The earliest iterations of Monolist were built on a home-grown isomorphic framework. It was riddled with bugs and hard to debug. It made the developer experience quite painful, and we found ourselves wasting too much time fiddling with it and not enough time focusing on the product. We decided to go with Next for the reasons above, and even ended up getting some love from the Zeit CEO when he stumbled upon our Next-powered app.

GatsbyJS

Gatsby is a React framework for generating static sites. Although Next also has this capability (and Gatsby can do many of the same things as Next), we still prefer to use them both for different purposes. Since they both use React and support TypeScript, we’re still able to share any common modules between them.

Gatsby uses GraphQL to pull data from a variety of sources when generating your static files, such as an API or even local Markdown files. This makes it fairly versatile in what it can be used for. Our marketing site is powered by Gatsby, and we also use various community-supported plugins to manage our blog posts and job listings via simple Markdown files. This even allows non-engineers to update them fairly easily.

The end product of Gatsby is a static site generated from your React components. Since they’re static files, they load quickly and you don’t have to worry about any SEO implications around using a JavaScript framework. They can then be uploaded to a cloud provider such as Amazon S3 or Google Cloud Storage, which both support serving static sites. This also allows for essentially limitless scaling (at the cost of requests) if you’re lucky enough to receive any large traffic spikes.

Mobile: React Native

React Native is a very popular library also written and maintained by Facebook. It works with largely the same paradigms and modules as the browser-based React, making it an extremely strong candidate when considering the ability to write code once for all platforms. At Monolist, we share our internal business logic between web, iOS, and Android, allowing us to easily make any necessary changes across all three. We’ll talk more about that in Part 2.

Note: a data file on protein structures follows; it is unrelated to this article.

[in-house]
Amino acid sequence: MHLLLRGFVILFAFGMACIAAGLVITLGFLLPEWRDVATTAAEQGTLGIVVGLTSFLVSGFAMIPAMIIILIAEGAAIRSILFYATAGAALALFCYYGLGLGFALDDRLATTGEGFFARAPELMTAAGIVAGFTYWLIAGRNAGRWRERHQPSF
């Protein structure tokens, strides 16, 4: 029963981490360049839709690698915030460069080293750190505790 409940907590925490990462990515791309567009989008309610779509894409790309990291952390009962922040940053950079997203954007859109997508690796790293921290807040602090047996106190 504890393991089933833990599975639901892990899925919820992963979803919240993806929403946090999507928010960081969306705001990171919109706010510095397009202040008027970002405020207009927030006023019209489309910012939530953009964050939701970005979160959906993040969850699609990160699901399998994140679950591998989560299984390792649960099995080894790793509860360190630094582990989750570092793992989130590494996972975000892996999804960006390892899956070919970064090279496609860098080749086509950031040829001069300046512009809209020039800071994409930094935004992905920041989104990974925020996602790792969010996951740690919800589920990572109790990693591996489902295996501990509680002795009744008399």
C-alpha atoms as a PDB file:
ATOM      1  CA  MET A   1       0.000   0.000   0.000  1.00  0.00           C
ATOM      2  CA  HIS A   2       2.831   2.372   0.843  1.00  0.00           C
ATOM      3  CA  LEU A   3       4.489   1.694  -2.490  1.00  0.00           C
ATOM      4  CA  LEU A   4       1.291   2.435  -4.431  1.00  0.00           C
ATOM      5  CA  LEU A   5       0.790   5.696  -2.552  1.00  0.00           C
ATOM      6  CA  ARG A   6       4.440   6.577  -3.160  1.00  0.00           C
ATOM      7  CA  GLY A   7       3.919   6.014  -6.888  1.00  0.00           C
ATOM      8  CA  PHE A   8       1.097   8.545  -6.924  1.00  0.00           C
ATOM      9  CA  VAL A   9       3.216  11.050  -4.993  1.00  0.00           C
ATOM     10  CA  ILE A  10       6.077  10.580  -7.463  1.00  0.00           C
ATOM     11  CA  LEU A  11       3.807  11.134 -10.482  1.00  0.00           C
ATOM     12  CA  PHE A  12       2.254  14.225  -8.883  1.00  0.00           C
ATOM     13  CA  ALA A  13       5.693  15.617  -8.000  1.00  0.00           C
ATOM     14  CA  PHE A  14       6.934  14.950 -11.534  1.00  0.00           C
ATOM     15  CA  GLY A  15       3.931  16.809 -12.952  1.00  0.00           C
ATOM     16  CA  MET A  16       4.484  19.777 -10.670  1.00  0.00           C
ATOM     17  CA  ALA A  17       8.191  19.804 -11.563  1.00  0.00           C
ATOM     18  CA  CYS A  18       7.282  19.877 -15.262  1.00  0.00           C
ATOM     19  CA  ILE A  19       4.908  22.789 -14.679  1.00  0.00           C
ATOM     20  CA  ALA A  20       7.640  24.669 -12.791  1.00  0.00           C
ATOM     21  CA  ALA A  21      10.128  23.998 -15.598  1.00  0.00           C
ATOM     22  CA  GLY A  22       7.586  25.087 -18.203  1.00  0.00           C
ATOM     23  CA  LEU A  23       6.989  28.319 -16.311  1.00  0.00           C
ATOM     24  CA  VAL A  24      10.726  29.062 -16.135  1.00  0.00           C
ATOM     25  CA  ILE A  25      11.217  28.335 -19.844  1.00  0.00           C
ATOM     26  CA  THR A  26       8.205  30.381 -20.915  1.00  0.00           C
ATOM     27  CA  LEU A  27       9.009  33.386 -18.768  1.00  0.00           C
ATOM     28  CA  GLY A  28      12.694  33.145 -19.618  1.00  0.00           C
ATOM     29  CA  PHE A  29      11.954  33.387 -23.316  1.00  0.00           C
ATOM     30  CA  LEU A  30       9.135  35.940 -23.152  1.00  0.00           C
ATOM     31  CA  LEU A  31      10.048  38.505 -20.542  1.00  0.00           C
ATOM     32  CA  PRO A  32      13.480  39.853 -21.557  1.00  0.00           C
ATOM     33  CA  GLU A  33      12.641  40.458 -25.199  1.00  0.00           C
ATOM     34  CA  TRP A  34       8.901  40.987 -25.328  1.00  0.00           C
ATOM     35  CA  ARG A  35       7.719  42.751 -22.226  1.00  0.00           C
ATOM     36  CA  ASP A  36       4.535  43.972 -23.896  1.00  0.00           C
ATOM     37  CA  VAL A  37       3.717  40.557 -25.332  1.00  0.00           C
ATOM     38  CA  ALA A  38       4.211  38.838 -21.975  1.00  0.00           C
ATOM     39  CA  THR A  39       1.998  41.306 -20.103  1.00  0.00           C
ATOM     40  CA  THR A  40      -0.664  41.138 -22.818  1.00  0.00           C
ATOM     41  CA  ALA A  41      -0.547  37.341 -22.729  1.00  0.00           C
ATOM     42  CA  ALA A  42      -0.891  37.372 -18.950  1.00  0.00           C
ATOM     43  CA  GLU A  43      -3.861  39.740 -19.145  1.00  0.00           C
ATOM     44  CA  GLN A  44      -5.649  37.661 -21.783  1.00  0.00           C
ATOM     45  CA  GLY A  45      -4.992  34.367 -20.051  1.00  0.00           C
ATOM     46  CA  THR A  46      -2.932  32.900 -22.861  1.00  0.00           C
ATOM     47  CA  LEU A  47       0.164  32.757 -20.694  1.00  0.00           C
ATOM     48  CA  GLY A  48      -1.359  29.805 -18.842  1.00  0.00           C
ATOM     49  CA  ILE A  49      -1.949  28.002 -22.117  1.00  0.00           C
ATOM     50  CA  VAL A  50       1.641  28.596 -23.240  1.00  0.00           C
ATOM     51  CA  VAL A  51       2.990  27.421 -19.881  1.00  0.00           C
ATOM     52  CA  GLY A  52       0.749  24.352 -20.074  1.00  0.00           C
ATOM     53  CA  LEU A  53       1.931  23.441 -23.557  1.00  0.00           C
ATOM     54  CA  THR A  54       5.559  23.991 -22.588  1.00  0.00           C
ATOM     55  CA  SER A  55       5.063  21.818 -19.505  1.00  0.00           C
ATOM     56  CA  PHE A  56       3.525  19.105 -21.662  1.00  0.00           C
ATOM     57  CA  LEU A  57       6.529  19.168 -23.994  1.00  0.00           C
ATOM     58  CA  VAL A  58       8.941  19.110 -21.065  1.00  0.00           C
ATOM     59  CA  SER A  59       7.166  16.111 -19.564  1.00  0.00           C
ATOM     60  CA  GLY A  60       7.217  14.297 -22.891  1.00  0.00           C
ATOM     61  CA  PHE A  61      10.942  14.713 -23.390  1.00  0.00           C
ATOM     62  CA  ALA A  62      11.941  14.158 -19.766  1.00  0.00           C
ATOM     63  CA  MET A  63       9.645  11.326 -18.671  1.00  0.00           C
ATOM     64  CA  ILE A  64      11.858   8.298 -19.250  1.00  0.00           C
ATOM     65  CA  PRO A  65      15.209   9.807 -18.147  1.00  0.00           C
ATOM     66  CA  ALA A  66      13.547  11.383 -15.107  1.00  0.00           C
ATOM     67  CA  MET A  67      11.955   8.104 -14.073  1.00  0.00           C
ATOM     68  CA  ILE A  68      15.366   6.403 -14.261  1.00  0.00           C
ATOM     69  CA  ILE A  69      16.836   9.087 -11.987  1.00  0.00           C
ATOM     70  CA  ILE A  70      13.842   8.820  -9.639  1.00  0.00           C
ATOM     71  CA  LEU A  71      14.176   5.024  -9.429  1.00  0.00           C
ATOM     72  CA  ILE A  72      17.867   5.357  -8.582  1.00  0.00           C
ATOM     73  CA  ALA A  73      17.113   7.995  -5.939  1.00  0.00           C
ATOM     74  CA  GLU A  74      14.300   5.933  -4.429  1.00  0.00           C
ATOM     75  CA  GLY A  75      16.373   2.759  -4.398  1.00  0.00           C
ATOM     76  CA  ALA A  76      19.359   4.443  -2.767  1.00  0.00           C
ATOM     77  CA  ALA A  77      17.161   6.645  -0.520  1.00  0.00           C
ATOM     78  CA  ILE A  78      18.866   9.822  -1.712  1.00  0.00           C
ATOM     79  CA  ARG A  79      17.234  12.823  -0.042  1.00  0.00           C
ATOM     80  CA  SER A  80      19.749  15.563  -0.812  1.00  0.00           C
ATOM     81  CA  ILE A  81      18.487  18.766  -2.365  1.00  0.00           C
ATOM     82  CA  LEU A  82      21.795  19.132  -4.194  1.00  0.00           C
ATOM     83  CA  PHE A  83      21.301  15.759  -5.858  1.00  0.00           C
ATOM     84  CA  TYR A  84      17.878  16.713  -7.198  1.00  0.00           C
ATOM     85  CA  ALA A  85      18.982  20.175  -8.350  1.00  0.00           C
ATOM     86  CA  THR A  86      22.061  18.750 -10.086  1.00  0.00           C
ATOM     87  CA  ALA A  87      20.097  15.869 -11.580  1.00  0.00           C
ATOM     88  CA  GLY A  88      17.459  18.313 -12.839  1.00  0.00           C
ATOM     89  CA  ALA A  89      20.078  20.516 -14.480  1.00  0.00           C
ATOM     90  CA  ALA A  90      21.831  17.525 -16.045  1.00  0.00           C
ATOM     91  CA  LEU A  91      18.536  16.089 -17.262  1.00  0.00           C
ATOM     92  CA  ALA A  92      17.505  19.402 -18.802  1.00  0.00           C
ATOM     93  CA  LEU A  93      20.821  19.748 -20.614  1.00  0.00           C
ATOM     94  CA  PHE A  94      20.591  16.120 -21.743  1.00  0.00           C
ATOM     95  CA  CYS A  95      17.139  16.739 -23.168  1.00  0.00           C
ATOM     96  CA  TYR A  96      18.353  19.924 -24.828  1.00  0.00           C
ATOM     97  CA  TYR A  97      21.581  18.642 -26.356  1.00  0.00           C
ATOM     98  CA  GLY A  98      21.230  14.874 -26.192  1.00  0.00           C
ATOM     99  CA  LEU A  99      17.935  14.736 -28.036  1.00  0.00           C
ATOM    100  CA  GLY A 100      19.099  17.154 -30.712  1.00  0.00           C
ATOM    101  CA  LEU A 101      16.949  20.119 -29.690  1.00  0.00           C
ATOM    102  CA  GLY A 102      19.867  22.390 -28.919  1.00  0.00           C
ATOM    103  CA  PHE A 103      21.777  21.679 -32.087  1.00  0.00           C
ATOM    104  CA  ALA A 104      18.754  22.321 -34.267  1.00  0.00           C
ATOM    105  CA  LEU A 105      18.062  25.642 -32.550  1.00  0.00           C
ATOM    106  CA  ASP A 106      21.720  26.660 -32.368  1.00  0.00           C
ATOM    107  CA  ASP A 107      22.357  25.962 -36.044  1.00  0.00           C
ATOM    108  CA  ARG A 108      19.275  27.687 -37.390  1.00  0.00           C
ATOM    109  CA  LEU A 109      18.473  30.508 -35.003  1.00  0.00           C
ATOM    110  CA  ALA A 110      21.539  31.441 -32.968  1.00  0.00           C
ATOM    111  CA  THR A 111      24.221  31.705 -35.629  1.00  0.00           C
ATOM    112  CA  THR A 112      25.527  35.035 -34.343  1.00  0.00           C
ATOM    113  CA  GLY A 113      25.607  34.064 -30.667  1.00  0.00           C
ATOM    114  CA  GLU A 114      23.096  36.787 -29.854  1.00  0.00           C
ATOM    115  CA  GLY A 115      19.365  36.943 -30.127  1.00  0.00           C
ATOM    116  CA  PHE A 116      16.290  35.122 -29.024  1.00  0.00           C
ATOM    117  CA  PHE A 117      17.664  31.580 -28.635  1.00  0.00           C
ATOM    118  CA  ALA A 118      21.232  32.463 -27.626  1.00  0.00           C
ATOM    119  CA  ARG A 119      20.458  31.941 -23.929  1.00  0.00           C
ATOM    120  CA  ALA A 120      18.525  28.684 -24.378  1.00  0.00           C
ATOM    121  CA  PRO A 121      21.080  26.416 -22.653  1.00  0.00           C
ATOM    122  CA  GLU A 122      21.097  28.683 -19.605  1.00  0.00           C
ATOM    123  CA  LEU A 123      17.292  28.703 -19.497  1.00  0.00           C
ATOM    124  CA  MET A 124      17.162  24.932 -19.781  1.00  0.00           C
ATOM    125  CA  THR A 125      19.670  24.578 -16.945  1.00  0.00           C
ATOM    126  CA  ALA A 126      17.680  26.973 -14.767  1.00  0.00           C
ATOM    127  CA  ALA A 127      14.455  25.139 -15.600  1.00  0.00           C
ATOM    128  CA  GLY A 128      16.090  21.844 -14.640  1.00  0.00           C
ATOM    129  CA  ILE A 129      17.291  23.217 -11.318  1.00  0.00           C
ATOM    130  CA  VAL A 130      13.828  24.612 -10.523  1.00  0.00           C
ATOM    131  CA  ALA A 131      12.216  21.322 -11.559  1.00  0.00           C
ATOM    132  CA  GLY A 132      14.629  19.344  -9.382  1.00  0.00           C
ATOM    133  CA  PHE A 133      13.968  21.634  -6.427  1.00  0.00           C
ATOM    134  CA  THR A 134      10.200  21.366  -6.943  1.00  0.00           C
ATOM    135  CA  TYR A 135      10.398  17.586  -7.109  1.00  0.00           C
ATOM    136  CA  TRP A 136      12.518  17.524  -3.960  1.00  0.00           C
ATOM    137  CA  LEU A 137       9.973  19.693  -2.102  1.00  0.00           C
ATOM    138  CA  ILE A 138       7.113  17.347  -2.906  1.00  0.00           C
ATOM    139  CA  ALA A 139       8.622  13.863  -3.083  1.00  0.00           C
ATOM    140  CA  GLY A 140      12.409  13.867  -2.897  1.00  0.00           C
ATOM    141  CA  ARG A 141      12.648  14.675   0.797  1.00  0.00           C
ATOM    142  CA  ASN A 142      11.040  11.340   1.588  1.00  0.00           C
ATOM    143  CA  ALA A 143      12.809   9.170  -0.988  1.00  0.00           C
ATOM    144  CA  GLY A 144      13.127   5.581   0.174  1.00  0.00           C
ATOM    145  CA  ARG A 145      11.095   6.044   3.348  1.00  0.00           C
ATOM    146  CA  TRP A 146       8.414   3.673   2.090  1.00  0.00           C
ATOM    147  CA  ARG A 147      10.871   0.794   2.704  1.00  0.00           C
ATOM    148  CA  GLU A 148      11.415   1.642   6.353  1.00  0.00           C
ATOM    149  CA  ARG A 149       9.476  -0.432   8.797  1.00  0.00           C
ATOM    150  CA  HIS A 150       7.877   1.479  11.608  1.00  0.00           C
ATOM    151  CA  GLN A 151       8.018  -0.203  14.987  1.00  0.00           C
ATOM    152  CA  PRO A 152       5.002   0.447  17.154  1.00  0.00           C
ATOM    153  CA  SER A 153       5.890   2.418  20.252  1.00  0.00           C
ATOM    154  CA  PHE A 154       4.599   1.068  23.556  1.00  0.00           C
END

React Native is not without its downsides, however. You are trading performance and some of the capabilities of a native application in order to write your app in JavaScript. If you try to make up for it by complementing it with native code, you can run into issues bridging between the two. Airbnb wrote a popular post about the difficulties they ran into and their decision to migrate away.

As your company grows it may indeed not remain the best option. But when your team is small, it allows you to work within familiar concepts while reusing large portions of your code. This enables any engineer on your team to iterate quickly on any platform.

What to Optimize For

We’ve optimized for three things as we’ve decided upon the various parts of our tech stack:

  • Easy to understand: look for languages or technologies that help ensure your codebase remains workable for both new and existing engineers. This could take the form of typed languages, well-known languages or frameworks, code sharing (DRY), or self-documenting code. Any time spent trying to debug, understand, or explain cryptic code is time wasted.
  • Plug and play: favor technologies that are easy to get up and running. This can mean a large ecosystem with libraries or plugins for your later needs, or just tools that require little to no initial setup. The goal is to minimize the time your team spends on non-feature engineering work.
  • Abstract away the hard parts: at the early stages of your company, you don’t have the time to spend focusing on smaller details like networking, SEO, or optimizing milliseconds off of your TTFB. Although they are “black boxes”, technologies that abstract these things away are your friend for now.

In Part 2 of this series we’ll cover some of the topics that we’ve touched upon here, including how to manage and organize your code for pain-free refactors, as well as maximizing shared code between your repos.